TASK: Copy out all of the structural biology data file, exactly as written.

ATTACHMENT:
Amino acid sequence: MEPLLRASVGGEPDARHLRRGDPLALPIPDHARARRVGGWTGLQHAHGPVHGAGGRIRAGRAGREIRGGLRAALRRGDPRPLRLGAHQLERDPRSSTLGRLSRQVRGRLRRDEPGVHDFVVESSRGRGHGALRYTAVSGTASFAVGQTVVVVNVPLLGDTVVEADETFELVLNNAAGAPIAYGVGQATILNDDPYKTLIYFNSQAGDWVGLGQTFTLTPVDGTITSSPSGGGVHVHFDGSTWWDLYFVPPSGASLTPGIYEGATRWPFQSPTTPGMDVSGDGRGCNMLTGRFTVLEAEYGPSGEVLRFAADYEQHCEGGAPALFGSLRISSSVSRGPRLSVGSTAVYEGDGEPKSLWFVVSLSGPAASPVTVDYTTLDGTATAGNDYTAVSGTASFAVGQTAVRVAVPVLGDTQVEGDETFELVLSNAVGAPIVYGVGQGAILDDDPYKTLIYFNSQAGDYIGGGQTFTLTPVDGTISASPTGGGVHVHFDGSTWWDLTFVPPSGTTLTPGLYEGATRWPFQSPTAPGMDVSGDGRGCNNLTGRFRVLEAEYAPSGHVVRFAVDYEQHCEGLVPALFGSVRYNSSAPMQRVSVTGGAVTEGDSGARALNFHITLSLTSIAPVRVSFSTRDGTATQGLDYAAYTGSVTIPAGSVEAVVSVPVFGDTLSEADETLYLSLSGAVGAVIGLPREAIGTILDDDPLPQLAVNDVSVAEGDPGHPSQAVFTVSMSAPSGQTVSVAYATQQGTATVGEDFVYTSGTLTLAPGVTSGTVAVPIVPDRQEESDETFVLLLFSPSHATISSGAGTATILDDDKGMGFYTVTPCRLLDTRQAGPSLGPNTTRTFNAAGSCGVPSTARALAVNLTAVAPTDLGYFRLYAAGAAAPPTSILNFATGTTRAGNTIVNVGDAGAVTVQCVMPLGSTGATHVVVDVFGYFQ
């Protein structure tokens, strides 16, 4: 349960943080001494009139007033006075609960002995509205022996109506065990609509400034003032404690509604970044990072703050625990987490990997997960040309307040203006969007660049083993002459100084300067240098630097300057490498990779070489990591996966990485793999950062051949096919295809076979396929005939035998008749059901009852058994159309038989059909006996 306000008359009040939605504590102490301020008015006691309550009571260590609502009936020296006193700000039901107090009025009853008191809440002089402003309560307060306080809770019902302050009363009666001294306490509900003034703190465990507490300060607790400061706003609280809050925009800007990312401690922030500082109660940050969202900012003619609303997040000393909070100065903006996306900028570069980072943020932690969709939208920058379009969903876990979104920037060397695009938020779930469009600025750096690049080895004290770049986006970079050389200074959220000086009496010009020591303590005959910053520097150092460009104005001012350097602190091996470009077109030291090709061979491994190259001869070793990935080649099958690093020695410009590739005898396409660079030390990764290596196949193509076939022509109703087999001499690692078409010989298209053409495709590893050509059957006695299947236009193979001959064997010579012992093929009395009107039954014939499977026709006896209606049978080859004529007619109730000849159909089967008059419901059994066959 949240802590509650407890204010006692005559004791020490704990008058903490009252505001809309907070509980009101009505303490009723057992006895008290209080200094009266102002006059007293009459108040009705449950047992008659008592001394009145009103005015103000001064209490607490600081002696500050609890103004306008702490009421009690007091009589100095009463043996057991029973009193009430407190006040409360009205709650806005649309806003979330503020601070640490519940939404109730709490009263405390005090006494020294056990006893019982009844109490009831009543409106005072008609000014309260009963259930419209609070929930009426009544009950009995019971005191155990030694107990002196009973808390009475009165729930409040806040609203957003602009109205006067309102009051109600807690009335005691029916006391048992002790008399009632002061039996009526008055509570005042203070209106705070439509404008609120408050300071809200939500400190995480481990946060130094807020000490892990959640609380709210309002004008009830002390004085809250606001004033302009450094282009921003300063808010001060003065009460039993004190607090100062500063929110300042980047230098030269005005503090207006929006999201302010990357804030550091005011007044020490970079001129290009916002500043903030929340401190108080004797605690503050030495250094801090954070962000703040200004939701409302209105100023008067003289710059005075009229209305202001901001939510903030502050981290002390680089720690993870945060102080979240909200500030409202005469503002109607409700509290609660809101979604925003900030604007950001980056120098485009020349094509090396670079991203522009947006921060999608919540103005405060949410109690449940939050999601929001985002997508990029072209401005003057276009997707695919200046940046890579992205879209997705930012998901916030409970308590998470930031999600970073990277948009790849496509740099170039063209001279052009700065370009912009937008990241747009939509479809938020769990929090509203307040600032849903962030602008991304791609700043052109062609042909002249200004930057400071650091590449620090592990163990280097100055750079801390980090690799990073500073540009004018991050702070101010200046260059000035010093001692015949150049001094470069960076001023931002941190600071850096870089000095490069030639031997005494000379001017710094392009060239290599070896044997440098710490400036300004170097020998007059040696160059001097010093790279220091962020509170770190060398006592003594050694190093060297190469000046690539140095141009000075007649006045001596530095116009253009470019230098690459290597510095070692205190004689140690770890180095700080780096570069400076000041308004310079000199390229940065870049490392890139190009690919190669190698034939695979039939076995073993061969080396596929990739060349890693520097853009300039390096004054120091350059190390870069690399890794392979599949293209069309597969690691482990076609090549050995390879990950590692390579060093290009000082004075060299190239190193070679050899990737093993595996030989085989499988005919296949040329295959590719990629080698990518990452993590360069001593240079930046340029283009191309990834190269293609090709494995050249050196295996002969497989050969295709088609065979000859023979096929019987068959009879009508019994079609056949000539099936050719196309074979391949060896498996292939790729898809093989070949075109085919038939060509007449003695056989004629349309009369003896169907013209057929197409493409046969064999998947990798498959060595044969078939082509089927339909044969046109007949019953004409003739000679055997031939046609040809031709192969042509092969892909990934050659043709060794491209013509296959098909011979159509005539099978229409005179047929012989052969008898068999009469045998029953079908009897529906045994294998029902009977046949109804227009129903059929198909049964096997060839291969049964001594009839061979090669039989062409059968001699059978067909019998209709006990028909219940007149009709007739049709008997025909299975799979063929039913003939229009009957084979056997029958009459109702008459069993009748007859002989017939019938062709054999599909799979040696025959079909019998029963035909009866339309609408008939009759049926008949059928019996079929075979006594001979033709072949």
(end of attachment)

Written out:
Amino acid sequence: MEPLLRASVGGEPDARHLRRGDPLALPIPDHARARRVGGWTGLQHAHGPVHGAGGRIRAGRAGREIRGGLRAALRRGDPRPLRLGAHQLERDPRSSTLGRLSRQVRGRLRRDEPGVHDFVVESSRGRGHGALRYTAVSGTASFAVGQTVVVVNVPLLGDTVVEADETFELVLNNAAGAPIAYGVGQATILNDDPYKTLIYFNSQAGDWVGLGQTFTLTPVDGTITSSPSGGGVHVHFDGSTWWDLYFVPPSGASLTPGIYEGATRWPFQSPTTPGMDVSGDGRGCNMLTGRFTVLEAEYGPSGEVLRFAADYEQHCEGGAPALFGSLRISSSVSRGPRLSVGSTAVYEGDGEPKSLWFVVSLSGPAASPVTVDYTTLDGTATAGNDYTAVSGTASFAVGQTAVRVAVPVLGDTQVEGDETFELVLSNAVGAPIVYGVGQGAILDDDPYKTLIYFNSQAGDYIGGGQTFTLTPVDGTISASPTGGGVHVHFDGSTWWDLTFVPPSGTTLTPGLYEGATRWPFQSPTAPGMDVSGDGRGCNNLTGRFRVLEAEYAPSGHVVRFAVDYEQHCEGLVPALFGSVRYNSSAPMQRVSVTGGAVTEGDSGARALNFHITLSLTSIAPVRVSFSTRDGTATQGLDYAAYTGSVTIPAGSVEAVVSVPVFGDTLSEADETLYLSLSGAVGAVIGLPREAIGTILDDDPLPQLAVNDVSVAEGDPGHPSQAVFTVSMSAPSGQTVSVAYATQQGTATVGEDFVYTSGTLTLAPGVTSGTVAVPIVPDRQEESDETFVLLLFSPSHATISSGAGTATILDDDKGMGFYTVTPCRLLDTRQAGPSLGPNTTRTFNAAGSCGVPSTARALAVNLTAVAPTDLGYFRLYAAGAAAPPTSILNFATGTTRAGNTIVNVGDAGAVTVQCVMPLGSTGATHVVVDVFGYFQ
């Protein structure tokens, strides 16, 4: 349960943080001494009139007033006075609960002995509205022996109506065990609509400034003032404690509604970044990072703050625990987490990997997960040309307040203006969007660049083993002459100084300067240098630097300057490498990779070489990591996966990485793999950062051949096919295809076979396929005939035998008749059901009852058994159309038989059909006996 306000008359009040939605504590102490301020008015006691309550009571260590609502009936020296006193700000039901107090009025009853008191809440002089402003309560307060306080809770019902302050009363009666001294306490509900003034703190465990507490300060607790400061706003609280809050925009800007990312401690922030500082109660940050969202900012003619609303997040000393909070100065903006996306900028570069980072943020932690969709939208920058379009969903876990979104920037060397695009938020779930469009600025750096690049080895004290770049986006970079050389200074959220000086009496010009020591303590005959910053520097150092460009104005001012350097602190091996470009077109030291090709061979491994190259001869070793990935080649099958690093020695410009590739005898396409660079030390990764290596196949193509076939022509109703087999001499690692078409010989298209053409495709590893050509059957006695299947236009193979001959064997010579012992093929009395009107039954014939499977026709006896209606049978080859004529007619109730000849159909089967008059419901059994066959 949240802590509650407890204010006692005559004791020490704990008058903490009252505001809309907070509980009101009505303490009723057992006895008290209080200094009266102002006059007293009459108040009705449950047992008659008592001394009145009103005015103000001064209490607490600081002696500050609890103004306008702490009421009690007091009589100095009463043996057991029973009193009430407190006040409360009205709650806005649309806003979330503020601070640490519940939404109730709490009263405390005090006494020294056990006893019982009844109490009831009543409106005072008609000014309260009963259930419209609070929930009426009544009950009995019971005191155990030694107990002196009973808390009475009165729930409040806040609203957003602009109205006067309102009051109600807690009335005691029916006391048992002790008399009632002061039996009526008055509570005042203070209106705070439509404008609120408050300071809200939500400190995480481990946060130094807020000490892990959640609380709210309002004008009830002390004085809250606001004033302009450094282009921003300063808010001060003065009460039993004190607090100062500063929110300042980047230098030269005005503090207006929006999201302010990357804030550091005011007044020490970079001129290009916002500043903030929340401190108080004797605690503050030495250094801090954070962000703040200004939701409302209105100023008067003289710059005075009229209305202001901001939510903030502050981290002390680089720690993870945060102080979240909200500030409202005469503002109607409700509290609660809101979604925003900030604007950001980056120098485009020349094509090396670079991203522009947006921060999608919540103005405060949410109690449940939050999601929001985002997508990029072209401005003057276009997707695919200046940046890579992205879209997705930012998901916030409970308590998470930031999600970073990277948009790849496509740099170039063209001279052009700065370009912009937008990241747009939509479809938020769990929090509203307040600032849903962030602008991304791609700043052109062609042909002249200004930057400071650091590449620090592990163990280097100055750079801390980090690799990073500073540009004018991050702070101010200046260059000035010093001692015949150049001094470069960076001023931002941190600071850096870089000095490069030639031997005494000379001017710094392009060239290599070896044997440098710490400036300004170097020998007059040696160059001097010093790279220091962020509170770190060398006592003594050694190093060297190469000046690539140095141009000075007649006045001596530095116009253009470019230098690459290597510095070692205190004689140690770890180095700080780096570069400076000041308004310079000199390229940065870049490392890139190009690919190669190698034939695979039939076995073993061969080396596929990739060349890693520097853009300039390096004054120091350059190390870069690399890794392979599949293209069309597969690691482990076609090549050995390879990950590692390579060093290009000082004075060299190239190193070679050899990737093993595996030989085989499988005919296949040329295959590719990629080698990518990452993590360069001593240079930046340029283009191309990834190269293609090709494995050249050196295996002969497989050969295709088609065979000859023979096929019987068959009879009508019994079609056949000539099936050719196309074979391949060896498996292939790729898809093989070949075109085919038939060509007449003695056989004629349309009369003896169907013209057929197409493409046969064999998947990798498959060595044969078939082509089927339909044969046109007949019953004409003739000679055997031939046609040809031709192969042509092969892909990934050659043709060794491209013509296959098909011979159509005539099978229409005179047929012989052969008898068999009469045998029953079908009897529906045994294998029902009977046949109804227009129903059929198909049964096997060839291969049964001594009839061979090669039989062409059968001699059978067909019998209709006990028909219940007149009709007739049709008997025909299975799979063929039913003939229009009957084979056997029958009459109702008459069993009748007859002989017939019938062709054999599909799979040696025959079909019998029963035909009866339309609408008939009759049926008949059928019996079929075979006594001979033709072949």